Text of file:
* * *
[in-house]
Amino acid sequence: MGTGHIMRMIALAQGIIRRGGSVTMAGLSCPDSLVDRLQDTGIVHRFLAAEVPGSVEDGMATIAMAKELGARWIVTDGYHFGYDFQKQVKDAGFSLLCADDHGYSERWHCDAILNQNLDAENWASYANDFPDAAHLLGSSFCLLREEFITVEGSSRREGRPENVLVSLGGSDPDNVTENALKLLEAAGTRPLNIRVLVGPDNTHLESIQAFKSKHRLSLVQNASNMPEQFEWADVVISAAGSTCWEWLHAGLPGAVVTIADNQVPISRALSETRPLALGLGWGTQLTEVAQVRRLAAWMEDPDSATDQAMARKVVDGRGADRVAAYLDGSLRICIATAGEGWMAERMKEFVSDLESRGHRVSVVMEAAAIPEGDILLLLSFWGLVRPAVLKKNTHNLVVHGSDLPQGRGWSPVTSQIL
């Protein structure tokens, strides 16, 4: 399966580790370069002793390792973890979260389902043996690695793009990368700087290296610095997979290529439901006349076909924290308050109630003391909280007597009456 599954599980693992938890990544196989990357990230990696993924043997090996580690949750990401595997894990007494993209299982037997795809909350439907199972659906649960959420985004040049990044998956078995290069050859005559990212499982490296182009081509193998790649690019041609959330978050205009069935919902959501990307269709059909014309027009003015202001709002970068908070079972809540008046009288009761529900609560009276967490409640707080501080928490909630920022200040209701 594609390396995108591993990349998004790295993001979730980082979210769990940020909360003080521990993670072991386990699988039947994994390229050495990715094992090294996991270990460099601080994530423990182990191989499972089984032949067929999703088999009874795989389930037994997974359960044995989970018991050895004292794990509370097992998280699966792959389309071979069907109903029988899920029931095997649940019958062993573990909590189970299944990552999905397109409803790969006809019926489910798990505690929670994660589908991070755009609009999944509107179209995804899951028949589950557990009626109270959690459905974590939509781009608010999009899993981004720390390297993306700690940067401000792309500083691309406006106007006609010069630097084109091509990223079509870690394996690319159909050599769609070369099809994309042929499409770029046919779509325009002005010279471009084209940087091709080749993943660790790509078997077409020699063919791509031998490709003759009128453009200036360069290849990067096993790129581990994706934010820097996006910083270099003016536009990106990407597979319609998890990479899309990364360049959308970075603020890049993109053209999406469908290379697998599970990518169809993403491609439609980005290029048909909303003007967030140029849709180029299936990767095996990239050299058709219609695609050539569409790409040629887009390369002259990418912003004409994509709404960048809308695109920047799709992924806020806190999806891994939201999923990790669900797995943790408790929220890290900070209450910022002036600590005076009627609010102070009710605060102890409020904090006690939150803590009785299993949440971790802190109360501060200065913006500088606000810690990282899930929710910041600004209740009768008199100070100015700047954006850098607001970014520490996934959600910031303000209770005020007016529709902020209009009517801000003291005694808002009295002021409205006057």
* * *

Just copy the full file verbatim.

[in-house]
Amino acid sequence: MGTGHIMRMIALAQGIIRRGGSVTMAGLSCPDSLVDRLQDTGIVHRFLAAEVPGSVEDGMATIAMAKELGARWIVTDGYHFGYDFQKQVKDAGFSLLCADDHGYSERWHCDAILNQNLDAENWASYANDFPDAAHLLGSSFCLLREEFITVEGSSRREGRPENVLVSLGGSDPDNVTENALKLLEAAGTRPLNIRVLVGPDNTHLESIQAFKSKHRLSLVQNASNMPEQFEWADVVISAAGSTCWEWLHAGLPGAVVTIADNQVPISRALSETRPLALGLGWGTQLTEVAQVRRLAAWMEDPDSATDQAMARKVVDGRGADRVAAYLDGSLRICIATAGEGWMAERMKEFVSDLESRGHRVSVVMEAAAIPEGDILLLLSFWGLVRPAVLKKNTHNLVVHGSDLPQGRGWSPVTSQIL
């Protein structure tokens, strides 16, 4: 399966580790370069002793390792973890979260389902043996690695793009990368700087290296610095997979290529439901006349076909924290308050109630003391909280007597009456 599954599980693992938890990544196989990357990230990696993924043997090996580690949750990401595997894990007494993209299982037997795809909350439907199972659906649960959420985004040049990044998956078995290069050859005559990212499982490296182009081509193998790649690019041609959330978050205009069935919902959501990307269709059909014309027009003015202001709002970068908070079972809540008046009288009761529900609560009276967490409640707080501080928490909630920022200040209701 594609390396995108591993990349998004790295993001979730980082979210769990940020909360003080521990993670072991386990699988039947994994390229050495990715094992090294996991270990460099601080994530423990182990191989499972089984032949067929999703088999009874795989389930037994997974359960044995989970018991050895004292794990509370097992998280699966792959389309071979069907109903029988899920029931095997649940019958062993573990909590189970299944990552999905397109409803790969006809019926489910798990505690929670994660589908991070755009609009999944509107179209995804899951028949589950557990009626109270959690459905974590939509781009608010999009899993981004720390390297993306700690940067401000792309500083691309406006106007006609010069630097084109091509990223079509870690394996690319159909050599769609070369099809994309042929499409770029046919779509325009002005010279471009084209940087091709080749993943660790790509078997077409020699063919791509031998490709003759009128453009200036360069290849990067096993790129581990994706934010820097996006910083270099003016536009990106990407597979319609998890990479899309990364360049959308970075603020890049993109053209999406469908290379697998599970990518169809993403491609439609980005290029048909909303003007967030140029849709180029299936990767095996990239050299058709219609695609050539569409790409040629887009390369002259990418912003004409994509709404960048809308695109920047799709992924806020806190999806891994939201999923990790669900797995943790408790929220890290900070209450910022002036600590005076009627609010102070009710605060102890409020904090006690939150803590009785299993949440971790802190109360501060200065913006500088606000810690990282899930929710910041600004209740009768008199100070100015700047954006850098607001970014520490996934959600910031303000209770005020007016529709902020209009009517801000003291005694808002009295002021409205006057």